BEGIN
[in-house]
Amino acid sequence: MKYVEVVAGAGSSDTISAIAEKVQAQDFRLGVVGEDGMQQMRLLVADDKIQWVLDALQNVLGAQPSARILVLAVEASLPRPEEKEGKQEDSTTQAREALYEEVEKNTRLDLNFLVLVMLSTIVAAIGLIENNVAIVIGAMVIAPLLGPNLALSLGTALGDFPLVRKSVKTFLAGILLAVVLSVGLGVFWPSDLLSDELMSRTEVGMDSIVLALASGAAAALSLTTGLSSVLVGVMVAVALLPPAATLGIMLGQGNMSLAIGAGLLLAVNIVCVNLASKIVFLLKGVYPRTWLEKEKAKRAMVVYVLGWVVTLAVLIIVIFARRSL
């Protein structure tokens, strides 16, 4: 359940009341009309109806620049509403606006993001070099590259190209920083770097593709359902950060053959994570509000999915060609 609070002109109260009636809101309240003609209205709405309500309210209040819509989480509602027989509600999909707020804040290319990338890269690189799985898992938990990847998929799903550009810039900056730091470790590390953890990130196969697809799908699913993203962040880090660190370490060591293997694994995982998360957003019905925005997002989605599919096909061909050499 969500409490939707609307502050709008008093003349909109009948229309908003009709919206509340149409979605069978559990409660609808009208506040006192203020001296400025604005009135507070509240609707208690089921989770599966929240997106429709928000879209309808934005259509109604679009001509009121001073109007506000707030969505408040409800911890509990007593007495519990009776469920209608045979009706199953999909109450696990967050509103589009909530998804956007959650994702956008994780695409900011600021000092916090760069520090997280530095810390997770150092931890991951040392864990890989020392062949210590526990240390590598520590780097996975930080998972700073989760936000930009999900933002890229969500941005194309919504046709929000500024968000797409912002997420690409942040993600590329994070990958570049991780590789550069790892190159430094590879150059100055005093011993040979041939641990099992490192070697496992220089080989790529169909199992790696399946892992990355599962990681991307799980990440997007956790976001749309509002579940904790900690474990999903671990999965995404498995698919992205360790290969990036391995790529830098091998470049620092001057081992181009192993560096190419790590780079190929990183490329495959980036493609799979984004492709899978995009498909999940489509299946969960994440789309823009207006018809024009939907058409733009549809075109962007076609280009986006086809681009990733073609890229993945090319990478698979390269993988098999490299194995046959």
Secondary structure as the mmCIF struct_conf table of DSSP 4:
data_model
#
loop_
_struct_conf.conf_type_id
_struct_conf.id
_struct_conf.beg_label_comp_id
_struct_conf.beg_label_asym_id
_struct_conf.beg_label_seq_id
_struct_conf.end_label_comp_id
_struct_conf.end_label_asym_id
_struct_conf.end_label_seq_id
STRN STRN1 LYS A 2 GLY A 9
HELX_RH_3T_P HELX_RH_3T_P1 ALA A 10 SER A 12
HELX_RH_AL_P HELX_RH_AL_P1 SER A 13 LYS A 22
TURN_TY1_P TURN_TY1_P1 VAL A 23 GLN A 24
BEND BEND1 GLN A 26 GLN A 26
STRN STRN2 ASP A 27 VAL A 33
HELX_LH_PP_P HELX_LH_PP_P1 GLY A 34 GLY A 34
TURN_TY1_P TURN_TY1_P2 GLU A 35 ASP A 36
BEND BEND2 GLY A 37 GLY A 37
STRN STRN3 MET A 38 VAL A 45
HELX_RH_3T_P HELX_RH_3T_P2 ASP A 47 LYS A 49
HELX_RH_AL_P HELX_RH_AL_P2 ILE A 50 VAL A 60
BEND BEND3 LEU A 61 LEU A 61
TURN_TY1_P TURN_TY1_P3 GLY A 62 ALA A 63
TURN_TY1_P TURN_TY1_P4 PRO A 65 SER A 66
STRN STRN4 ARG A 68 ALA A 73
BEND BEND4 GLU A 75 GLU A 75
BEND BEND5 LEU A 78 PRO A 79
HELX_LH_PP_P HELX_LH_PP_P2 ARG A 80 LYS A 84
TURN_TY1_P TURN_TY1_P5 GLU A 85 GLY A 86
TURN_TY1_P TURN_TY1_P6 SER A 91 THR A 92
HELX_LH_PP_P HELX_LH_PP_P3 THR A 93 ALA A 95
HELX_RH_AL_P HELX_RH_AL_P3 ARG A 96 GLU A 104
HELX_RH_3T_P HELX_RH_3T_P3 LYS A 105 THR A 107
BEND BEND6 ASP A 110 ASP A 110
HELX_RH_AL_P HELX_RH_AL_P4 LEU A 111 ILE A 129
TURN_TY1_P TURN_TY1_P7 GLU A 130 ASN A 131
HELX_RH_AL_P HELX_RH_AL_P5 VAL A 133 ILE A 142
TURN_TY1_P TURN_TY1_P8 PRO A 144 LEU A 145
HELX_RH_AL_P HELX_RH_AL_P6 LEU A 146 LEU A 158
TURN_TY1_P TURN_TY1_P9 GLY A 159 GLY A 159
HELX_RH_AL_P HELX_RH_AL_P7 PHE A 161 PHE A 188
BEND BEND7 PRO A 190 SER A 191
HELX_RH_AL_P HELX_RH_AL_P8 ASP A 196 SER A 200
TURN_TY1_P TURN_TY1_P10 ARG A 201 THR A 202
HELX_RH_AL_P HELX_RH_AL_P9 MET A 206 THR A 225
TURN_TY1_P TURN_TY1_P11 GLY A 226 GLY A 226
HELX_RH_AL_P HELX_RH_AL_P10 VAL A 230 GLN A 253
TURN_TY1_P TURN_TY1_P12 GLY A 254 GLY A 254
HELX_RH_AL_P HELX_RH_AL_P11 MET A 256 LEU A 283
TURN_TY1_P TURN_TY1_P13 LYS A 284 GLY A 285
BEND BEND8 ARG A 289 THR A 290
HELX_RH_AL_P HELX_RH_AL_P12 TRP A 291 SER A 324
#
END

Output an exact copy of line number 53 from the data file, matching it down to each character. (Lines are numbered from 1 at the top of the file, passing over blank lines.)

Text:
HELX_RH_AL_P HELX_RH_AL_P10 VAL A 230 GLN A 253